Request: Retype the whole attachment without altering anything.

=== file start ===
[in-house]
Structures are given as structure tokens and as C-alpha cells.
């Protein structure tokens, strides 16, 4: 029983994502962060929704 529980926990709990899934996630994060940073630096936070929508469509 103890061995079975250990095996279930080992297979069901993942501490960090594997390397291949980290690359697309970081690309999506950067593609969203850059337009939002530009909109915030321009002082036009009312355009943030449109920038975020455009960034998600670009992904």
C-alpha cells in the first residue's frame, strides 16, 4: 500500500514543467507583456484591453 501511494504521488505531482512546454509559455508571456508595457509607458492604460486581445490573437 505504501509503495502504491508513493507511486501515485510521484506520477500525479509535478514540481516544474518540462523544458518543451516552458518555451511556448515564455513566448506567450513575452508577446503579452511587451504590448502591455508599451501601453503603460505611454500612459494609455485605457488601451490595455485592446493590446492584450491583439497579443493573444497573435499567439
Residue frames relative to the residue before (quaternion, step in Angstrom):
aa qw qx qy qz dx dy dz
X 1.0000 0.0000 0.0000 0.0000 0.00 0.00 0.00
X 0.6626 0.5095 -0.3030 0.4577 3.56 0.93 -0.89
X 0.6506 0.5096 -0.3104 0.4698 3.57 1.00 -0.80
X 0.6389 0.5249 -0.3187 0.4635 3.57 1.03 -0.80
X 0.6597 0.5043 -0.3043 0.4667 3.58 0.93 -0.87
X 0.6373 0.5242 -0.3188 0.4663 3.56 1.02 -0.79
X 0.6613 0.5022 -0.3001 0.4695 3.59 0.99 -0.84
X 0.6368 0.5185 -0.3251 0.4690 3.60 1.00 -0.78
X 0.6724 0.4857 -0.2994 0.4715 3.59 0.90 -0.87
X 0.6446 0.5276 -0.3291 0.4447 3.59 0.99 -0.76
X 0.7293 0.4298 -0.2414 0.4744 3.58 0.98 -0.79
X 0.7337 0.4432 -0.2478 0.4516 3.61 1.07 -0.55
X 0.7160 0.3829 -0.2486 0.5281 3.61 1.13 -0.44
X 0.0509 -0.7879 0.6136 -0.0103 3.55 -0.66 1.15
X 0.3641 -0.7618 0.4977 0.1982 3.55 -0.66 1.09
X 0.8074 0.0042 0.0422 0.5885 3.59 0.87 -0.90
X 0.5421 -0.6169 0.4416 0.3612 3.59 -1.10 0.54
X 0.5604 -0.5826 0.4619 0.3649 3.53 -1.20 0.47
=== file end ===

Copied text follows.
[in-house]
Structures are given as structure tokens and as C-alpha cells.
């Protein structure tokens, strides 16, 4: 029983994502962060929704 529980926990709990899934996630994060940073630096936070929508469509 103890061995079975250990095996279930080992297979069901993942501490960090594997390397291949980290690359697309970081690309999506950067593609969203850059337009939002530009909109915030321009002082036009009312355009943030449109920038975020455009960034998600670009992904």
C-alpha cells in the first residue's frame, strides 16, 4: 500500500514543467507583456484591453 501511494504521488505531482512546454509559455508571456508595457509607458492604460486581445490573437 505504501509503495502504491508513493507511486501515485510521484506520477500525479509535478514540481516544474518540462523544458518543451516552458518555451511556448515564455513566448506567450513575452508577446503579452511587451504590448502591455508599451501601453503603460505611454500612459494609455485605457488601451490595455485592446493590446492584450491583439497579443493573444497573435499567439
Residue frames relative to the residue before (quaternion, step in Angstrom):
aa qw qx qy qz dx dy dz
X 1.0000 0.0000 0.0000 0.0000 0.00 0.00 0.00
X 0.6626 0.5095 -0.3030 0.4577 3.56 0.93 -0.89
X 0.6506 0.5096 -0.3104 0.4698 3.57 1.00 -0.80
X 0.6389 0.5249 -0.3187 0.4635 3.57 1.03 -0.80
X 0.6597 0.5043 -0.3043 0.4667 3.58 0.93 -0.87
X 0.6373 0.5242 -0.3188 0.4663 3.56 1.02 -0.79
X 0.6613 0.5022 -0.3001 0.4695 3.59 0.99 -0.84
X 0.6368 0.5185 -0.3251 0.4690 3.60 1.00 -0.78
X 0.6724 0.4857 -0.2994 0.4715 3.59 0.90 -0.87
X 0.6446 0.5276 -0.3291 0.4447 3.59 0.99 -0.76
X 0.7293 0.4298 -0.2414 0.4744 3.58 0.98 -0.79
X 0.7337 0.4432 -0.2478 0.4516 3.61 1.07 -0.55
X 0.7160 0.3829 -0.2486 0.5281 3.61 1.13 -0.44
X 0.0509 -0.7879 0.6136 -0.0103 3.55 -0.66 1.15
X 0.3641 -0.7618 0.4977 0.1982 3.55 -0.66 1.09
X 0.8074 0.0042 0.0422 0.5885 3.59 0.87 -0.90
X 0.5421 -0.6169 0.4416 0.3612 3.59 -1.10 0.54
X 0.5604 -0.5826 0.4619 0.3649 3.53 -1.20 0.47